While they may not make the headlines often, surgical errors are a serious and widespread issue that hospitals face on a daily basis. According to a 2014 analysis performed by the Patient Safety in Surgery Journal, between 46% and 65% of complications in hospitals occur during surgery.
So apart from hospital-acquired infections (or surgical-site infections), which already take a heavy toll on patient health annually, surgical errors also constitute a serious issue for all involved. Read on to find out more about various types of errors that occur during surgery and how hospitals can address these effectively.
The Costs of Surgical Errors to Patient Health and Healthcare
According to a number of studies, in the U.S. alone, all medical errors combined cause up to 100,000 deaths and cost up $17 billion dollars per year. Of these, a significant amount are related to surgery, as Patient Safety in Surgery Journal found. And globally, according to the World Health Organization (WHO), “complications after inpatient operations occur in up to 25% of patients.”
‘Never Events’ There are a variety of errors that can occur during surgery. One type are so-called ‘never events’–named because, ideally, they should never happen. These are also known as “wrong-site, wrong-procedure, wrong-patient errors” (WSPEs), and while they occur in relatively low numbers compared to the total number of procedures, they still happen often enough to be troubling.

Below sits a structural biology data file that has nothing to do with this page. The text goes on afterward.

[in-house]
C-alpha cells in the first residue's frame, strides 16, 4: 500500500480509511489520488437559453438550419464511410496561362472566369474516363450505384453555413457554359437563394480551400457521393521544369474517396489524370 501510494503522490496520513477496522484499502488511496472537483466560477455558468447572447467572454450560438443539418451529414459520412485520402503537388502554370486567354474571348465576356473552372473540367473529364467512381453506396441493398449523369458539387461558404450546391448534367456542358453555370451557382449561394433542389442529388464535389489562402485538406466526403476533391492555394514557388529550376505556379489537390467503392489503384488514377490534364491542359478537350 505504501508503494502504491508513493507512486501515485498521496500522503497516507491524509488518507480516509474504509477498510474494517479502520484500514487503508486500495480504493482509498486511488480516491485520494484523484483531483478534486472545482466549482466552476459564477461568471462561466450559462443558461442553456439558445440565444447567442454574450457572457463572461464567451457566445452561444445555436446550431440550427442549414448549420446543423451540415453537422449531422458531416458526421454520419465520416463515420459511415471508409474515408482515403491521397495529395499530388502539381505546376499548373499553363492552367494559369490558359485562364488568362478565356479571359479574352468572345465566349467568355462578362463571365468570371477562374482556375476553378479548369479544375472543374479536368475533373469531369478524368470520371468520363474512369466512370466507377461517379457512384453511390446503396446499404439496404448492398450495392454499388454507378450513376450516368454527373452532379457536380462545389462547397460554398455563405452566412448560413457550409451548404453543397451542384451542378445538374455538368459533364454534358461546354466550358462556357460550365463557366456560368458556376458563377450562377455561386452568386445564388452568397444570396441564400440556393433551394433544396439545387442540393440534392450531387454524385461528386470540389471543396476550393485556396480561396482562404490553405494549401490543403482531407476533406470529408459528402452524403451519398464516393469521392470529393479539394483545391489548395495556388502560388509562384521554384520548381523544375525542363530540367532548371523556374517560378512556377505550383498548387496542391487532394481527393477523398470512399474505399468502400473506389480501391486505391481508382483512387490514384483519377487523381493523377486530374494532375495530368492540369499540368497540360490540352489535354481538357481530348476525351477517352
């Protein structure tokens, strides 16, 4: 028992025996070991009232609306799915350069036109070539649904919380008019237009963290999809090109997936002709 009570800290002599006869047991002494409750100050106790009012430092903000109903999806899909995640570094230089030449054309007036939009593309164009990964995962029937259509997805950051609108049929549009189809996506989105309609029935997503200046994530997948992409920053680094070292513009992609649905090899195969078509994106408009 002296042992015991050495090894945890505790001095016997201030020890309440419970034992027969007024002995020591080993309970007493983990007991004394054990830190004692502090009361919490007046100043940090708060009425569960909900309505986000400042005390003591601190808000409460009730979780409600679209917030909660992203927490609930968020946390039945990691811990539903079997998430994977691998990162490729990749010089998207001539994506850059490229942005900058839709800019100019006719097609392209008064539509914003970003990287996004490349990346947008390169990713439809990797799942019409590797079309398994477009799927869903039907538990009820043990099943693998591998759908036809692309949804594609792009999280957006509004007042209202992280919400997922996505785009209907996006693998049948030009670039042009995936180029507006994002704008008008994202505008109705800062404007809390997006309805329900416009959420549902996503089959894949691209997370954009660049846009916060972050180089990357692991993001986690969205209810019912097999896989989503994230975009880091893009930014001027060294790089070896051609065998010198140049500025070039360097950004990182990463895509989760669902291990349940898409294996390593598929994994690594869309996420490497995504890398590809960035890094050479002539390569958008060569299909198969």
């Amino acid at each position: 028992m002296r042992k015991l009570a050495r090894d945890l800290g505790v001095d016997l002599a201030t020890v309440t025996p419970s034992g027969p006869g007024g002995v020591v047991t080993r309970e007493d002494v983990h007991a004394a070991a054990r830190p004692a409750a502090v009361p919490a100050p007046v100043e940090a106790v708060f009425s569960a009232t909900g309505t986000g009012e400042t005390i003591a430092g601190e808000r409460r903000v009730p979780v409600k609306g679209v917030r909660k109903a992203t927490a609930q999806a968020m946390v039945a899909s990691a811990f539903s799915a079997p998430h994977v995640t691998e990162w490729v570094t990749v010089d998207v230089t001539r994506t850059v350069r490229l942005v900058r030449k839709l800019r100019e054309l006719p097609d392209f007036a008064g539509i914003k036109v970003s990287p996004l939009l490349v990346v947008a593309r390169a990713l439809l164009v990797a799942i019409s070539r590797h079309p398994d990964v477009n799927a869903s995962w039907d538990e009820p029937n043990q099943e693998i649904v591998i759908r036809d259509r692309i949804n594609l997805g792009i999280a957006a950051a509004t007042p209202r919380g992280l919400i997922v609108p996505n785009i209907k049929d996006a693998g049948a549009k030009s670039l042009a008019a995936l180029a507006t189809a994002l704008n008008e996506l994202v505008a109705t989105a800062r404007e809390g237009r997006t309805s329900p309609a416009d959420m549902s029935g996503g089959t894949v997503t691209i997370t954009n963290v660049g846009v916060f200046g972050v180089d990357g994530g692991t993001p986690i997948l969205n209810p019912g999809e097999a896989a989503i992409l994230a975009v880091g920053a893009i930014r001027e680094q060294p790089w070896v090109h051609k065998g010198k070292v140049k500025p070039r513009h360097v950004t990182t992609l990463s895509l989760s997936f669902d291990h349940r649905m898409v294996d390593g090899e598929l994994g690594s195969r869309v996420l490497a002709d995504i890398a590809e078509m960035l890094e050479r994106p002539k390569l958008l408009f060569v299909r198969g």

For example, a study from John Hopkins University School of Medicine in Baltimore found that about 4,082 ‘never event’-related claims are raised each year in the U.S. In studying nearly 10,000 from 1990 to 2010, it was found that “mortality occurred in 6.6% of patients, permanent injury in 32.9%, and temporary injury in 59.2%.” Over the course of these 20 years, payments related to ‘never event’ claims totaled $1.3 billion.
Forgotten Surgical Objects
A second class of surgical errors is related to objects forgotten inside patients. Such objects (2/3 of which are sponges) create serious problems, and often lead to disabilities, severe injuries, and even death. These problems constitute a serious danger to patients, a challenge to the healthcare system, and a high cost to every hospital.
Hospitals lose millions of dollars yearly due to such cases. Studies suggest that such events occur between 4,500 and 6,000 times per year, with every claim costing hospitals between $100,000 and $200,000 on average.
With such high costs for both patients, hospitals and professionals, what are the solutions that hospitals can make use of in order to make real change?
Mission Possible: Reducing Surgical Errors
In reducing surgical errors, there is a variety of solutions present for hospitals. These are related both to technological upgrades as well as changes made to surgical division procedures. It’s therefore up to hospital managers and surgeons to address those problems and making good use of available solutions.
Sign Your Site, Checklists and Counting Instruments